The 2016 Retirement Health Care Costs Data Report recently released by Healthview Services found that health care costs are continuing to rise, as if any of us are surprised, of course.
According to Marlene Y. Satter, writing for BenefitsPro.com in the July 2016 issue of Retirement Advisor, a healthy person retiring in 2016 can expect to spend $288,400 in today’s dollars on lifetime Medicare Parts B, D, and supplemental insurance premiums.
There’s more. Ms. Satter indicates that Social Security isn’t going to be of much help, either:
- A 66-year-old retiring this year will need 57% of the Social Security to cover health care costs.
- A 44-year-old retiring in 10 years will need 88%.
- A 45-year-old couple will require 116%!
And, she says, it’s going to get worse! A 30-year-old female retiring at 65 can expect to pay $548,098… $118,632 more than a male the same age.
What to do?
The simple truth for long-term investors is that nothing beats growth; but older investors may be tempted to grab any “sure thing” that comes down the path – thus the popularity of annuities, even at current low interest rates.
But, before you leap, it’s worth doing some homework. You can begin with the Income Annuity Primer. It won’t tell you everything you need to know; but, it’s a start.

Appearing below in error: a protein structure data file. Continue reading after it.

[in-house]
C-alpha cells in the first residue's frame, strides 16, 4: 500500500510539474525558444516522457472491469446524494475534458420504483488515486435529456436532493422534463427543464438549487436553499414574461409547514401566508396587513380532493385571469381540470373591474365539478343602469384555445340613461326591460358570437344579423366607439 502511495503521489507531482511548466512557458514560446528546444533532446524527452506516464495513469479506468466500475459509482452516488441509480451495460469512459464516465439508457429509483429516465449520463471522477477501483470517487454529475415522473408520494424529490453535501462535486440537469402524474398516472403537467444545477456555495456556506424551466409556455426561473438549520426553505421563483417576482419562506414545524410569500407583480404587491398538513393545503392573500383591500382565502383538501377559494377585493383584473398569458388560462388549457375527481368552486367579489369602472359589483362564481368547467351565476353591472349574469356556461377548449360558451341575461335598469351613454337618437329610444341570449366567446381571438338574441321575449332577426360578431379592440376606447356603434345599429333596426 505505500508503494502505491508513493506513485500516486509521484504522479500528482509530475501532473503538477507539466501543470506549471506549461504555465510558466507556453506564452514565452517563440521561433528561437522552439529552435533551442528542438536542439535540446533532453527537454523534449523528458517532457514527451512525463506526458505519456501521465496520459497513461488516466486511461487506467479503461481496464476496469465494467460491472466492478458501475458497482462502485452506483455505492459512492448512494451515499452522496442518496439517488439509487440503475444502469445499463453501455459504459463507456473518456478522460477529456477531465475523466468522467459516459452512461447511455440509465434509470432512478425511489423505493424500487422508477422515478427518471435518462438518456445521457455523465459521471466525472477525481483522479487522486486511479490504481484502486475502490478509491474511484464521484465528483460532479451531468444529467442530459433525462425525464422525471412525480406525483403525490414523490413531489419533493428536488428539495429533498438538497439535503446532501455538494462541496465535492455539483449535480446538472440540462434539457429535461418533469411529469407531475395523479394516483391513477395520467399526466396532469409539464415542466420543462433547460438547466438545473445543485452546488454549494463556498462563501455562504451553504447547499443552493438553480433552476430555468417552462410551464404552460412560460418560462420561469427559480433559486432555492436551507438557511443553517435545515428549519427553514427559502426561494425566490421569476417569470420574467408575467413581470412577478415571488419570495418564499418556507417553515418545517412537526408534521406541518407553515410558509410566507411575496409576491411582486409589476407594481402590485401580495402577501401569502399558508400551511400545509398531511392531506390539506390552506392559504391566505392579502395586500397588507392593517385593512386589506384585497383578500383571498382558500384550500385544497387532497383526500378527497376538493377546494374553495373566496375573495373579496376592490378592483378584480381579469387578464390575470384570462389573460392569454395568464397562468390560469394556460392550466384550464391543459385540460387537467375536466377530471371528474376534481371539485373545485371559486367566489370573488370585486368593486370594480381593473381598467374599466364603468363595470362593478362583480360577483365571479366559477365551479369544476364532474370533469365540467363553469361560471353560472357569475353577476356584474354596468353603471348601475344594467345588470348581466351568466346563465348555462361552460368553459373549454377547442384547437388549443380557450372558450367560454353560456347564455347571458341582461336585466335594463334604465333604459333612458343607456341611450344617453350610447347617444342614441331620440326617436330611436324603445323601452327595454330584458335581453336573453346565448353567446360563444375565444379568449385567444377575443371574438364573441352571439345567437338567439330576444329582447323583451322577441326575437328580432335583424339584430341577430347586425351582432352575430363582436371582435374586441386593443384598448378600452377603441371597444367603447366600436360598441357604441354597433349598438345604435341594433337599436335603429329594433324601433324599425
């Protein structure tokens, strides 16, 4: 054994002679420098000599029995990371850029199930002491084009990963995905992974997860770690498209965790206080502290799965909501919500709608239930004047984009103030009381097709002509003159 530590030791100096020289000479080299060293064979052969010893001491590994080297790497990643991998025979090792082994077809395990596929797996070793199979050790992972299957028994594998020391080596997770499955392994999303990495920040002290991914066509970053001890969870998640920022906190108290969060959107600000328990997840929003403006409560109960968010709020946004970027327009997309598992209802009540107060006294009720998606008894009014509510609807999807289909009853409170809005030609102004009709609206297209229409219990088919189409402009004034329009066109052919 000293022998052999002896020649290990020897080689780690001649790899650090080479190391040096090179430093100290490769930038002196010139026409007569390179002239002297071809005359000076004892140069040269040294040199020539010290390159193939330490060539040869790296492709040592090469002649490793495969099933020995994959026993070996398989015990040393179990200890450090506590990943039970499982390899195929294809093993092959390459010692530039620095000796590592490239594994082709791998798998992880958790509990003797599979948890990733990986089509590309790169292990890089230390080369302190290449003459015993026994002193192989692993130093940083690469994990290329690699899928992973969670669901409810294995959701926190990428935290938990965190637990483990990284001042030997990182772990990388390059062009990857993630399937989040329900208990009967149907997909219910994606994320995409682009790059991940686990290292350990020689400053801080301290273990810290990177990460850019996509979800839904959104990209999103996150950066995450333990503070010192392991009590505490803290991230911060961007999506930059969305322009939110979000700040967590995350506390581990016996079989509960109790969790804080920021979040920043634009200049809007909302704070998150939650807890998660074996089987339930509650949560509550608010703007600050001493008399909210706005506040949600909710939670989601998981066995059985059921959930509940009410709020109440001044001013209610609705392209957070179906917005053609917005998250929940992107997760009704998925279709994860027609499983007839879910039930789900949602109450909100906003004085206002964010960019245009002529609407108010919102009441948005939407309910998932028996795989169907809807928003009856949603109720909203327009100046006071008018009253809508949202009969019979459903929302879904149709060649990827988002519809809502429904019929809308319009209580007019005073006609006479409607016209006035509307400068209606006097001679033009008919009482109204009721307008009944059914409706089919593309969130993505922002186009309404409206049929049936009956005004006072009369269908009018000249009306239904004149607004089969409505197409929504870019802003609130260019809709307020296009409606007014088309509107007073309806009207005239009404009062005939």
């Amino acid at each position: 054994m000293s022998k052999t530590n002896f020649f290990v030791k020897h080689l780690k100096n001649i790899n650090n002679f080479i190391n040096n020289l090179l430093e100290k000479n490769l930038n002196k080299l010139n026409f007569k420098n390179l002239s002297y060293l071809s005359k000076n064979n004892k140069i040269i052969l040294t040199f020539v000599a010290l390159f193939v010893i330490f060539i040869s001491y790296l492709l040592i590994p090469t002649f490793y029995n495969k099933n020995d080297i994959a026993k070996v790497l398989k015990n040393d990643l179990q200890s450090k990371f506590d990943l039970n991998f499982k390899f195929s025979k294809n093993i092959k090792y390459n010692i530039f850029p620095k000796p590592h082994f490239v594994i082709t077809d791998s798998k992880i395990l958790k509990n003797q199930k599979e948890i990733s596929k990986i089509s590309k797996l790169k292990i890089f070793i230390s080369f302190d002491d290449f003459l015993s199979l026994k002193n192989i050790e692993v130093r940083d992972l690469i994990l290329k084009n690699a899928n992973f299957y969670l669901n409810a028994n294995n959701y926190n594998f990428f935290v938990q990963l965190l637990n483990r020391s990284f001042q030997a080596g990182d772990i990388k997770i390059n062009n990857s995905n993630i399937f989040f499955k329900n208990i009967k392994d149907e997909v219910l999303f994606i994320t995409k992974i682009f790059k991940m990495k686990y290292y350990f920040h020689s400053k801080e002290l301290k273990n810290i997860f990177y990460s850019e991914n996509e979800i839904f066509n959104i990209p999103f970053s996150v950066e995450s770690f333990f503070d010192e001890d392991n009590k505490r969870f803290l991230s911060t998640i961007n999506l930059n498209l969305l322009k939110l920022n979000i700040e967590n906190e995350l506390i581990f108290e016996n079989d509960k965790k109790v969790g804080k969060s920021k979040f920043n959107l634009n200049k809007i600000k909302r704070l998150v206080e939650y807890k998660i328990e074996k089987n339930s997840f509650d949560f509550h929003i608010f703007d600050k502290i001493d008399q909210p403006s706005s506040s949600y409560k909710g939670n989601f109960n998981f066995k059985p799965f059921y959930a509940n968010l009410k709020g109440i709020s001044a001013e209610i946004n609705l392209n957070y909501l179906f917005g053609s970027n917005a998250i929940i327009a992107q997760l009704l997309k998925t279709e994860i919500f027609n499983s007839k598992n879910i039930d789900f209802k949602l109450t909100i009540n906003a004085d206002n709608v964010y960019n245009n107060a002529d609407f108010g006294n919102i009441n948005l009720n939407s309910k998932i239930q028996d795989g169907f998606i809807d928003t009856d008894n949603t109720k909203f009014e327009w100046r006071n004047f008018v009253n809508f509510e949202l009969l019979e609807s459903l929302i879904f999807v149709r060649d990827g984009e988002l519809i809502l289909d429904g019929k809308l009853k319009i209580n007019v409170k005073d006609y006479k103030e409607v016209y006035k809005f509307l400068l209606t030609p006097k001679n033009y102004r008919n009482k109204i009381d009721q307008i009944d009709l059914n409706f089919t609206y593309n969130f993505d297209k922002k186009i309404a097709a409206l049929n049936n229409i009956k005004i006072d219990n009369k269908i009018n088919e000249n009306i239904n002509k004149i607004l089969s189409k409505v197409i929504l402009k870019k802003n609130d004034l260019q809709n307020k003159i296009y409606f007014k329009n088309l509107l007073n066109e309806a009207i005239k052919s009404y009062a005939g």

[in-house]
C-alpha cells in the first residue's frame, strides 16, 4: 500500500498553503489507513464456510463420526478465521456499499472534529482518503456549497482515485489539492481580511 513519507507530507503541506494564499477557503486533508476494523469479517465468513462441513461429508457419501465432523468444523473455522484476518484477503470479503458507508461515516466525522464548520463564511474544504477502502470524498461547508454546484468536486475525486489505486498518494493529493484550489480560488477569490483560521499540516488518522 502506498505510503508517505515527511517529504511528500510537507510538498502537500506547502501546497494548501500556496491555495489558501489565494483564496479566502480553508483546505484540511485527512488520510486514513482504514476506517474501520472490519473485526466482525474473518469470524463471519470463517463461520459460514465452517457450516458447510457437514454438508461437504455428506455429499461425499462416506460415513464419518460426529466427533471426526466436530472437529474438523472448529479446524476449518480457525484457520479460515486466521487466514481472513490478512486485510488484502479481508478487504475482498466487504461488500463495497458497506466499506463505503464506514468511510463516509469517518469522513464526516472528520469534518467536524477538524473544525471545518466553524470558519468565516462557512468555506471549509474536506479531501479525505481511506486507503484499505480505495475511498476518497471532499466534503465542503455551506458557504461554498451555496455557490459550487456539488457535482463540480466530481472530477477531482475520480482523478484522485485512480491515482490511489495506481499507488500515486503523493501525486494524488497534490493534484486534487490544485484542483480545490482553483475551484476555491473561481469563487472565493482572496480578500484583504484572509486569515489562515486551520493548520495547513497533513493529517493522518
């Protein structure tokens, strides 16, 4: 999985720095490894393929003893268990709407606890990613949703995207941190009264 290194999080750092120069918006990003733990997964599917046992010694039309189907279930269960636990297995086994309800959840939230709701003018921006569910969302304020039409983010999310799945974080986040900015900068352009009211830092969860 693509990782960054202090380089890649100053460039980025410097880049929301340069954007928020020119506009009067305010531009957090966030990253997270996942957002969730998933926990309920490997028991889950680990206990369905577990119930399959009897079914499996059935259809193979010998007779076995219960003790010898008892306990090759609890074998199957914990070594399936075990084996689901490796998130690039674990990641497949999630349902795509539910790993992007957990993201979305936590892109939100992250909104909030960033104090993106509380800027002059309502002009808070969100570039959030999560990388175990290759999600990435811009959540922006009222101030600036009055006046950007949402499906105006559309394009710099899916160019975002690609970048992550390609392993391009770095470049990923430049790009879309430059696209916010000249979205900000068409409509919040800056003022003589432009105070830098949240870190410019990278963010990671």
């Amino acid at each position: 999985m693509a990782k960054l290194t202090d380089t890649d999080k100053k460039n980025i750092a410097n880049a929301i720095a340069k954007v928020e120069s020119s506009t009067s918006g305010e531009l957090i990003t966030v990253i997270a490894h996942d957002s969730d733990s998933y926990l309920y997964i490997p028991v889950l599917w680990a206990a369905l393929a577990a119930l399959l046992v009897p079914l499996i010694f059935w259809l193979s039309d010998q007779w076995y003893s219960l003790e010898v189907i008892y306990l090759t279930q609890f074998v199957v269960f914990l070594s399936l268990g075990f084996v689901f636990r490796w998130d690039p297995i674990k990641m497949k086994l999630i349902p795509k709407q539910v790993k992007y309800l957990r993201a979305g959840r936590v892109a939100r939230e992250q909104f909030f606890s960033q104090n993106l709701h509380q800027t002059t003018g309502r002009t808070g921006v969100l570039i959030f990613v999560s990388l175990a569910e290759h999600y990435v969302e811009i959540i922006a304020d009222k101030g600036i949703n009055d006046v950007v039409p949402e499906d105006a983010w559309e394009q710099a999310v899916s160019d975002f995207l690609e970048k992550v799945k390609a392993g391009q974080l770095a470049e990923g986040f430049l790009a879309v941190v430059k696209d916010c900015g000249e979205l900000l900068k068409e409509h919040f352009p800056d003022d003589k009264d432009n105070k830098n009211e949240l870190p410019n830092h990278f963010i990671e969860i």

Naturally, the Social Security claiming decision can be a costly mistake if not made properly. We have a LifeGuide on retirement and Social Security you might like, as well. You can get it here.
Jim Lorenzen is a CERTIFIED FINANCIAL PLANNER® professional and An Accredited Investment Fiduciary® serving private clients since 1991. Jim is Founding Principal of The Independent Financial Group, a registered investment advisor with clients located across the U.S.. He is also licensed for insurance as an independent agent under California license 0C00742. The Independent Financial Group does not provide legal or tax advice and nothing contained herein should be construed as securities or investment advice, nor an opinion regarding the appropriateness of any investment to the individual reader. The general information provided should not be acted upon without obtaining specific legal, tax, and investment advice from an appropriate licensed professional.